Friday, April 20, 2007

A little catching up.

When Cameron flipped my truck over the hill, not only was he grounded for a month, I also pressed joy riding charges on him. Nothings been done yet other than a preliminary hearing where the judge explained to Cameron how important it is that he not get into anymore trouble at home or school before coming back for court. Cameron's been suspended from school twice since then and the court ordered an investigation on me. The guy from children's services came out and talked to us, asking a lot of nosy questions and then before he left he said he was putting in his report that there wasn't a problem in the home but rather at school. I'm thinking they'll tell me one thing and do another. It's one big mess and once again, this is what I get for asking for help.

On top of that mess I've been sick. Last week I spent two days in the hospital getting a blood transfusion, some platelets, potassium, and magnesium pumped into me. They said either I'm losing blood or my body has stopped making red blood cells.

 I couldn't rest. They were taking my vitals every 15 minutes through out the night and the nurse was chewing gum and popping it loudly. I asked for something to drink and didn't get anything until the next evening, even though the Doctor had me on a liquid diet. I was tired and frustrated and ended up signing myself out against the Dr's orders.

They could only use my right arm for the IV and to draw blood and my veins kept collapsing. My arm and hand are still sore and bruised. I went back to the Dr yesterday to get my results and to get more blood work. My blood pressure is low and my platelets are low, and the Dr said something was definitely going on, yet they don't want me back until next month? Makes a lot of sense! @@


In Memory of...

The following was written and read by Poet Emeritus and Distinguished Professor of English Nikki Giovanni at the convocation held the day following the tragedy at Virginia Tech:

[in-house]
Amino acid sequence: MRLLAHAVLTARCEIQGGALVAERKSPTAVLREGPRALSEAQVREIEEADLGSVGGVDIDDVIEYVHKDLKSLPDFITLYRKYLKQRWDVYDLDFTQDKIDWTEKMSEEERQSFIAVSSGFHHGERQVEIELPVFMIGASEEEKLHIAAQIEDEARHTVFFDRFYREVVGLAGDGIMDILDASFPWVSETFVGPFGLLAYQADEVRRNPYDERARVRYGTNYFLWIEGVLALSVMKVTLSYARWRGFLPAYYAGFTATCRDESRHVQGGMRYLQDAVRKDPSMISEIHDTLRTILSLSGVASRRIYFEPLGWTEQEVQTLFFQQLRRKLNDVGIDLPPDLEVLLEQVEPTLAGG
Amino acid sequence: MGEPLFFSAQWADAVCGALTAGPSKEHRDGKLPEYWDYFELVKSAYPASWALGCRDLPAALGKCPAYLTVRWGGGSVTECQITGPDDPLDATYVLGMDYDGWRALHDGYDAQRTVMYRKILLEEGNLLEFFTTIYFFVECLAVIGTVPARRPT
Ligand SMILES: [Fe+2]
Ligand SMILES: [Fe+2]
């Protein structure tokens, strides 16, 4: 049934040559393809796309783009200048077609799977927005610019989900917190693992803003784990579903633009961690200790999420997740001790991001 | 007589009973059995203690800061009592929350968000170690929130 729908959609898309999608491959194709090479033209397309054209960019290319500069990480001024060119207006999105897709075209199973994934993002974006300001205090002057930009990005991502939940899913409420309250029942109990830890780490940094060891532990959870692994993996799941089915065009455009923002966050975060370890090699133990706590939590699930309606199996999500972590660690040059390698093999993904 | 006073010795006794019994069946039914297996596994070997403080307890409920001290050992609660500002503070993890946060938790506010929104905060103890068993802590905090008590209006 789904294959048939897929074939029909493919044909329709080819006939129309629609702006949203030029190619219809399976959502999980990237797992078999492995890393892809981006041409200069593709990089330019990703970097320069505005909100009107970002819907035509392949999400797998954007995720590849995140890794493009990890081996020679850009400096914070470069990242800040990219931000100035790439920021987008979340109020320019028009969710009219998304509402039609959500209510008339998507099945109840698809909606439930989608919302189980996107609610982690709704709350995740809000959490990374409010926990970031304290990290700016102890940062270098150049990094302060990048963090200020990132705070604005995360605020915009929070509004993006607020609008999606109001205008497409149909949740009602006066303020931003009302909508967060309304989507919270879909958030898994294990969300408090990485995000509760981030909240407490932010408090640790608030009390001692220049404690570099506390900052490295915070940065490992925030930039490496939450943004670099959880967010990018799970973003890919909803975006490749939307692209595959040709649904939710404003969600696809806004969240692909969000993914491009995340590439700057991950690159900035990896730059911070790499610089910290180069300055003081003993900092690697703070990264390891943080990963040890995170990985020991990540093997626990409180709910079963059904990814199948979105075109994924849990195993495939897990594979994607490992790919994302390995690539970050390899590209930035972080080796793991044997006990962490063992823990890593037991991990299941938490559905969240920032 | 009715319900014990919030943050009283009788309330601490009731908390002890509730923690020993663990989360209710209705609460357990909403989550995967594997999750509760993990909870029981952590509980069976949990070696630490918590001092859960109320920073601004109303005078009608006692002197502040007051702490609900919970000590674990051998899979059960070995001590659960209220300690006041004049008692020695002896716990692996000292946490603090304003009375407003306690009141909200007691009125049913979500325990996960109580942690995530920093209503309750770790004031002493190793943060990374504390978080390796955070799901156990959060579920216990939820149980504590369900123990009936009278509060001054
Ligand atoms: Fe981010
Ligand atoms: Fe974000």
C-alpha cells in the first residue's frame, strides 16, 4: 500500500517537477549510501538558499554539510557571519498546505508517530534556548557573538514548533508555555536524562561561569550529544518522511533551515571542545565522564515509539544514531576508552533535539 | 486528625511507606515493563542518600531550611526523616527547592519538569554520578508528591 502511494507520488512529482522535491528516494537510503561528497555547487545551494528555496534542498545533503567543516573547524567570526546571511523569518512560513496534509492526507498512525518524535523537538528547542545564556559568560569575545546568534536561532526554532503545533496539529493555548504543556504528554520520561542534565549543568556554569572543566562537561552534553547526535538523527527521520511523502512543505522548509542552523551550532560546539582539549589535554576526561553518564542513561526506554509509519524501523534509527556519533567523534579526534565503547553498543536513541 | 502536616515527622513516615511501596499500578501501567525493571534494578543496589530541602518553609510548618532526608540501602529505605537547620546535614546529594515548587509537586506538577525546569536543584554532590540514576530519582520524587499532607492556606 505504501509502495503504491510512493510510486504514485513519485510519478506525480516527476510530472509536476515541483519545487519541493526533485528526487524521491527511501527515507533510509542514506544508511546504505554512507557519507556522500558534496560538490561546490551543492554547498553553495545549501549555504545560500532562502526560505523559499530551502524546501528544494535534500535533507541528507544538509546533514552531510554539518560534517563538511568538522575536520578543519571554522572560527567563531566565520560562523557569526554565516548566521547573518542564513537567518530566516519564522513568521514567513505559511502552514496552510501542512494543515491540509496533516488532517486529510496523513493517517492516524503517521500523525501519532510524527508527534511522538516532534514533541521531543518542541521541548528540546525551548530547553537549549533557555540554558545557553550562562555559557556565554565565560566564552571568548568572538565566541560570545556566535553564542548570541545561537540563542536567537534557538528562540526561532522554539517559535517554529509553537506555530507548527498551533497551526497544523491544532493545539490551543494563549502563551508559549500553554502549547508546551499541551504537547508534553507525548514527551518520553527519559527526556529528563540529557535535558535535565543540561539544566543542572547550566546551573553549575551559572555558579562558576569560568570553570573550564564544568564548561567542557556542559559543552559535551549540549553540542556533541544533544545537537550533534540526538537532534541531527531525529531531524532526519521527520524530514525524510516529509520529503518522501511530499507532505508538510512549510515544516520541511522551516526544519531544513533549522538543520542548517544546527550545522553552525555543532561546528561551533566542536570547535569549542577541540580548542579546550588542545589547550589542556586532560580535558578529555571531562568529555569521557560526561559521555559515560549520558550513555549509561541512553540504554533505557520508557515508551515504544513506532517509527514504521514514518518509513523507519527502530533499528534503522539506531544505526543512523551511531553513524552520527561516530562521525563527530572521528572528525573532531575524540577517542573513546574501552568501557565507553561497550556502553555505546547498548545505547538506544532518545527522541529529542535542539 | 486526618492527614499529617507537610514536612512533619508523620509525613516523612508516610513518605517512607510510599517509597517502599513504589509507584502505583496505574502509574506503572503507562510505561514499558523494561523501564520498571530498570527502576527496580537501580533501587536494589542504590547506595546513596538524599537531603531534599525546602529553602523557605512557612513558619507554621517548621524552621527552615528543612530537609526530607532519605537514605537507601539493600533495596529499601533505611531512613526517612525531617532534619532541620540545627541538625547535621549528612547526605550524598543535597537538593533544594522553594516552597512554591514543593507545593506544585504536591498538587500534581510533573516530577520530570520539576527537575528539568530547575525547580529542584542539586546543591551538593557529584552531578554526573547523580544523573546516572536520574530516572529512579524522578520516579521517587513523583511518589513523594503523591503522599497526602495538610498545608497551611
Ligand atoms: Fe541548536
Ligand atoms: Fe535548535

We Are Virginia Tech

We are Virginia Tech
We are sad today
And we will be sad for quite a while
We are not moving on
We are embracing our mourning
We are Virginia Tech
We are strong enough to stand tall tearlessly
We are brave enough to bend to cry ...
And sad enough to know we must laugh again
We are Virginia Tech
We do not understand this tragedy
We know we did nothing to deserve it
But neither does a child in Africa dying of aids
Neither do the invisible children walking the night away to avoid being captured by a rogue army
Neither does the baby elephant watching his community being devastated for ivory
Neither does the Mexican child looking for fresh water
Neither does the Appalachian infant killed in the middle of night in his crib in the home its father built with his own hands being run over by a boulder because the land was destablized
No one deserves a tragedy
We are Virginia Tech
The Hokie nation embraces our own and reaches out with open heart and hands to those who offer their hearts and minds
We are strong and brave and innocent and unafraid
We are better than we think
and not quite what we want to be
We are alive to the imagination and the possibility
We will continue to invent the future
Through our blood and tears
Through all this sadness
We are the Hokies
We will prevail
We will prevail
We will prevail
We are Virginia Tech

Saturday, April 14, 2007

copied from the cancer crusade

Just when the caterpillar
thought the world had ended,
it became a butterfly.


Over the last few weeks, we've been discussing "survivor's guilt" and trying to define the term "survivor" in these weekly affirmations, and we've gotten some very thoughtful and thought-provoking e-mails as a result. A reader named Gail brought up an interesting concern that we had heard survivors discuss before, but we'd never thought through it enough to consider it for one of these weekly affirmations. Gail's question led us to think long and hard about the subject, and we decided that it is not only appropriate to this column, but also something that we'll bet many readers have struggled with. So here goes.